A common way to create strong and individual identities for products and brands is to work with bespoke type design. Within this project, the goal was to design a bespoke typeface for the Great Northern Forest.
But how does one translate a forest into a typeface? The journey led me to explore type design in an experimental way by letting typography evolve out of the natural realities found in the boreal forest and by exploring the new technology OpenType Font Variations. Ultimately, the typeface was meant to be used to create an awareness campaign for a Greenpeace project that advertises forest protection.
Greenpeace And The Forest
The Boreal Forest, also known as Taiga or Great Northern Forest, is the largest land biome worldwide stretching from North America over Scandinavia all the way to Russia. It has its own unique climate and is formed by a both endless and unique variety of organisms.This forest has stood tall for thousands of years playing a crucial role in regulating the amount of CO2 in the atmosphere. But human activities are currently driving many of this world’s species to the edge of extinction and to protect biodiversity and the functioning eco-systems that are vital to our wellbeing, we must reduce and stop the destruction of natural habitat.
Greenpeace, a non-governmental environmental organization, is fighting companies and pressuring governments to take action to protect those critical areas. But to do so, Greenpeace also relies on support. That‘s where this project sets off.
“Our problems are interconnected. So are the solutions. There is no one single way to ‘save the planet’.”
Undoubtedly, the forests problems can’t be solved – and the planet certainly can’t be saved – with a typeface, but within this project, I want to use type design for serving the purpose of raising awareness for this topic.
Forestry and forest protection can be discussed from many different points of view. By taking a step away from all the established arguments I tried to add a new perspective to the conversation. My research shifted to more recent scientific findings in forestry – the differences between original and replanted forests and their impact on their eco-system.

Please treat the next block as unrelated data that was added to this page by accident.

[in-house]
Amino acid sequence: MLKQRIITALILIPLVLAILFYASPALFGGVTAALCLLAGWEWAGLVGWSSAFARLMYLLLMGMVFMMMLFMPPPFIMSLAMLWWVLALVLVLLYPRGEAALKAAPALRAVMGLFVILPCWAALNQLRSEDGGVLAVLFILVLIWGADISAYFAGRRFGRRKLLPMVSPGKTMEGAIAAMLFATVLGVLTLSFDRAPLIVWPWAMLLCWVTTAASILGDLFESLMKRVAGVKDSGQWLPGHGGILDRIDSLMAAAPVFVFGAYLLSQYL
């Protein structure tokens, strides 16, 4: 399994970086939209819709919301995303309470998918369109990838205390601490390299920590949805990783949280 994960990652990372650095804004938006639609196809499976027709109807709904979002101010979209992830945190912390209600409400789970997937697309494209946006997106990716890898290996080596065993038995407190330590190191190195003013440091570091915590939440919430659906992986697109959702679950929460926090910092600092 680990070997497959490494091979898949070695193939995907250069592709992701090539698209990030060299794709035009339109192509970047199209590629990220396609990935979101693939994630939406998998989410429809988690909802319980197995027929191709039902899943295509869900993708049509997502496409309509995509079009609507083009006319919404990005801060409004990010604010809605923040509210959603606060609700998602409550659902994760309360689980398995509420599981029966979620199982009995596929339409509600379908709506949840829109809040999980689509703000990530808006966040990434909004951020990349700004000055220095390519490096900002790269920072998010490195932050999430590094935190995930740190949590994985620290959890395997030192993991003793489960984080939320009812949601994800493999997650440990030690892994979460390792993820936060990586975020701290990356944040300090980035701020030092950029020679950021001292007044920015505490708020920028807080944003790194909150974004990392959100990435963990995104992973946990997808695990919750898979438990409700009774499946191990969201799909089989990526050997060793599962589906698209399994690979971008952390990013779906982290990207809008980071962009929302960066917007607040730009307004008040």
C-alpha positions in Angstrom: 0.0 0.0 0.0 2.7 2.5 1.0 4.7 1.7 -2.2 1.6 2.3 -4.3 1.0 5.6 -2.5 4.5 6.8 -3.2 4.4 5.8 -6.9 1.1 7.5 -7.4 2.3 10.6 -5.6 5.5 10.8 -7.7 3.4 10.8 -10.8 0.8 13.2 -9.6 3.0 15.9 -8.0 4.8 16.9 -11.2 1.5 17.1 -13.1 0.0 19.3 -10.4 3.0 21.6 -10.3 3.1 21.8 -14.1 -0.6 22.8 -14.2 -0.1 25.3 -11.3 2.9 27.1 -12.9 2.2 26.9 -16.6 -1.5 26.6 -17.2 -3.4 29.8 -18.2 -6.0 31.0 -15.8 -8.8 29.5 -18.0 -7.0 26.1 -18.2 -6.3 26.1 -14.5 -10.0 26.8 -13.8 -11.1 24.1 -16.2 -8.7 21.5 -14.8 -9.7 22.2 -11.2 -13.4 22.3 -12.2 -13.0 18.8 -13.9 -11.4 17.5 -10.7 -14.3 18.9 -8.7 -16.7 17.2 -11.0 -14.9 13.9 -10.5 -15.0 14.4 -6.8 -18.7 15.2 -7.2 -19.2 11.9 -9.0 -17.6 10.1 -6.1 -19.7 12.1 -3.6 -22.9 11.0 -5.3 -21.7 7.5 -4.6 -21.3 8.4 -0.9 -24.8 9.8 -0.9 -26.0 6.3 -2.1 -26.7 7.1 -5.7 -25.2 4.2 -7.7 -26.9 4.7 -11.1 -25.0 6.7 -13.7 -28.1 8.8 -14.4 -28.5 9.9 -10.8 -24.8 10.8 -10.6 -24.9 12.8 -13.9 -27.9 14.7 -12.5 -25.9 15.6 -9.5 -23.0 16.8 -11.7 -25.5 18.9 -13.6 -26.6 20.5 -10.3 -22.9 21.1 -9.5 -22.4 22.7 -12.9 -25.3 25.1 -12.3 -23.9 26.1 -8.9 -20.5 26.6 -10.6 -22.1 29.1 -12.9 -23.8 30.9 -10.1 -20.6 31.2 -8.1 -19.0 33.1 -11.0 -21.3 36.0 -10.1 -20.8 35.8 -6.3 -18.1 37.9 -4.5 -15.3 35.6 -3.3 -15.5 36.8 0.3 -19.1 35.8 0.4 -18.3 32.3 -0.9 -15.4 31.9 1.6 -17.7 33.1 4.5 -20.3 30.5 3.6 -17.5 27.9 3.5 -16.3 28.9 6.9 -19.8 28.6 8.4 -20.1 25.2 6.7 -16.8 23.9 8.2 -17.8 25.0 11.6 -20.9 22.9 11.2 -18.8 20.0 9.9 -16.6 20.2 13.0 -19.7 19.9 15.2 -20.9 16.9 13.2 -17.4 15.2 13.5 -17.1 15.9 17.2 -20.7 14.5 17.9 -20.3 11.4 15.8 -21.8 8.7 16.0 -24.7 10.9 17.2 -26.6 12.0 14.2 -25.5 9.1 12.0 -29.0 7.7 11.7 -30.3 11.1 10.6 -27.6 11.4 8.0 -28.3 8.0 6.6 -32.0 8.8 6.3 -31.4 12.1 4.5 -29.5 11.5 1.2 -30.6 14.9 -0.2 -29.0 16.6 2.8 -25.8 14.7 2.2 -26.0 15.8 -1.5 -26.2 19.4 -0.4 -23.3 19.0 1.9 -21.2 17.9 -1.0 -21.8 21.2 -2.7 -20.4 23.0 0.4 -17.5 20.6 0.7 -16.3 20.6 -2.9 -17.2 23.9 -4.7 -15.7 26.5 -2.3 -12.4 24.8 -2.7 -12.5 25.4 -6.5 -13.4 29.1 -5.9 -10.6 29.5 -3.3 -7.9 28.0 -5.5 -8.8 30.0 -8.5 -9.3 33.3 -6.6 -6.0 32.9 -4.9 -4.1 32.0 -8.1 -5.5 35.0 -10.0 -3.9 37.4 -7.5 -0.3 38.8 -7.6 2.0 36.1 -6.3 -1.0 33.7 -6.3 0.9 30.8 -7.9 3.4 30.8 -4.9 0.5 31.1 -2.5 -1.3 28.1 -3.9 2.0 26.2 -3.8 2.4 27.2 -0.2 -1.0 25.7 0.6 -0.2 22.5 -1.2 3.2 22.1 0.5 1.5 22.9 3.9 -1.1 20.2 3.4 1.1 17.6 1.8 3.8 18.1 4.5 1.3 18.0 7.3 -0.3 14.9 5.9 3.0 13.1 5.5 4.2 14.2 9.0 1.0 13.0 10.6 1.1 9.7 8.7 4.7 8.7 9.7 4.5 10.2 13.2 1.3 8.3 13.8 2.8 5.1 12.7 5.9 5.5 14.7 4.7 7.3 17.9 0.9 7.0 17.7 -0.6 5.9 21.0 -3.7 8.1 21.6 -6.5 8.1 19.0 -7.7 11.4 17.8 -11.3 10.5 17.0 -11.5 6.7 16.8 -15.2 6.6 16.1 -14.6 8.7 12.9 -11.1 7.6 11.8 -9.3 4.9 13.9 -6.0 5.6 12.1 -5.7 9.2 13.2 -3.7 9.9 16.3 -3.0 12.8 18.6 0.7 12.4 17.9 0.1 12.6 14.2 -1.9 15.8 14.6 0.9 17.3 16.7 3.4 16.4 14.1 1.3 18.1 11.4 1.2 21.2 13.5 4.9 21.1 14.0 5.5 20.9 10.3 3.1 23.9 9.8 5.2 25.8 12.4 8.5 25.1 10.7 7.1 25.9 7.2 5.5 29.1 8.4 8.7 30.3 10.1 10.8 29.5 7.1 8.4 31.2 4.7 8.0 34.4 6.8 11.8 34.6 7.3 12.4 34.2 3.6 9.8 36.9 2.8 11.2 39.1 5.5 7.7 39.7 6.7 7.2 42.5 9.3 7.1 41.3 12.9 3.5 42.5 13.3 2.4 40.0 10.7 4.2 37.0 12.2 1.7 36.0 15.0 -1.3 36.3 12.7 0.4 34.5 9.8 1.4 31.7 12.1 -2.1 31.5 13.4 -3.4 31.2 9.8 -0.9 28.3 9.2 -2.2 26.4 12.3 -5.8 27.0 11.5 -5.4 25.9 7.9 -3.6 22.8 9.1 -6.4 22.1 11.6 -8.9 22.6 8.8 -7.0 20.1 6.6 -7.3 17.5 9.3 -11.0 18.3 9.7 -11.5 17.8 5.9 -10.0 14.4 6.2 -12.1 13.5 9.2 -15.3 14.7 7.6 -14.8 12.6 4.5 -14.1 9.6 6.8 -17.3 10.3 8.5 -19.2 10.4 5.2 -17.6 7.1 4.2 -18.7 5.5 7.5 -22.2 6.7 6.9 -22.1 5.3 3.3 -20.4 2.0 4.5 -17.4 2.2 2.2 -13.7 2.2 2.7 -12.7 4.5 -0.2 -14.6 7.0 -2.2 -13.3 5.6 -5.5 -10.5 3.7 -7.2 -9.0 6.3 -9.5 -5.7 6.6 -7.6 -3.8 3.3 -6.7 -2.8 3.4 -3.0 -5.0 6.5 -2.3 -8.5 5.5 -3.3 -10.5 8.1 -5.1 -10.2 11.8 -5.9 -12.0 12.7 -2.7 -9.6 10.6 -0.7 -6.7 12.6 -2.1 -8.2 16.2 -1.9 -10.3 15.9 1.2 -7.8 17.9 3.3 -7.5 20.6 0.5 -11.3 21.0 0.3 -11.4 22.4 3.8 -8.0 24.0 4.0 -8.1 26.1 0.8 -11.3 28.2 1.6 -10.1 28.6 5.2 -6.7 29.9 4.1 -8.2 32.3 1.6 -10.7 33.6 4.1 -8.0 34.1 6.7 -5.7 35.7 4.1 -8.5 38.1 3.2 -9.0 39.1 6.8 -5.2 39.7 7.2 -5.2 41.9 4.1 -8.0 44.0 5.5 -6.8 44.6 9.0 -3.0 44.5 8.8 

Trees are connected to each other through their roots. With the help of fungi, that acts as a medium, the trees can actually communicate. The communication between trees within a species is nothing less than vital to their health and guarantees their survival. Trees communicate in three different ways: electrical, chemical, and optical. They can warn their neighbors of danger and they can provide their offspring with necessary nutrients through their roots.
Old trees & big connected areas of virgin forest are vital to the Great Northern Forest. They ensure memory and communication within the ecosystem. Through forestry and the manmade rejuvenation of the forest the communication get’s destroyed and trees get deaf and mute.
This project wants to display the virgin forest and the replanted forest with their structural differences in the best possible way. By creating two master compatible styles, a variable font can be generated, and the shift from one style to the other is visible.
The typeface is both used for display and text. Therefore, it needed to be a strong identity carrier and show a lot of personality when zoomed in, but at the same time work well in small text without drawing too much attention. The main characteristica are the parted serifes, which are visible in the lower and uppercase letters. Combined with the brush-like details, visible in the r, s, g and a they give the typeface its soft and organic look.
Borealis Mono is created in the image of Borealis Original. It has the same proportions and heights as its original counterpart, but lacks all connections and specific shapes. The essential underlying system is based on reduction to the basic shapes. Therefore the letters have been grouped to vertical forms, rounded forms, and diagonals. Only the s and the g follow their own rules in order for the typeface to show variety and trigger the reader to encode the text.
The aim was to creare repetiton and a rythmic feel – like in a replanted forest.
Good typography is key to communicating any idea concisely and effectively. The variable font created for this project is the central element of the campaign. It not only delivers the message but is the message. The typeface will be implemented within a campaign for raising awareness to the issues of the Northern Forest – in an eco and resource friendly way.
The core idea is to make the consequences of human interfierence in the forest visible through the interaction with the subject of the campaign itself.
The campaign is implemented in public space as an interactive installation, that recognizes movement of people, as well as on a website, where interaction is visualized through the movement of the cursor or by turning tablet/smartphone.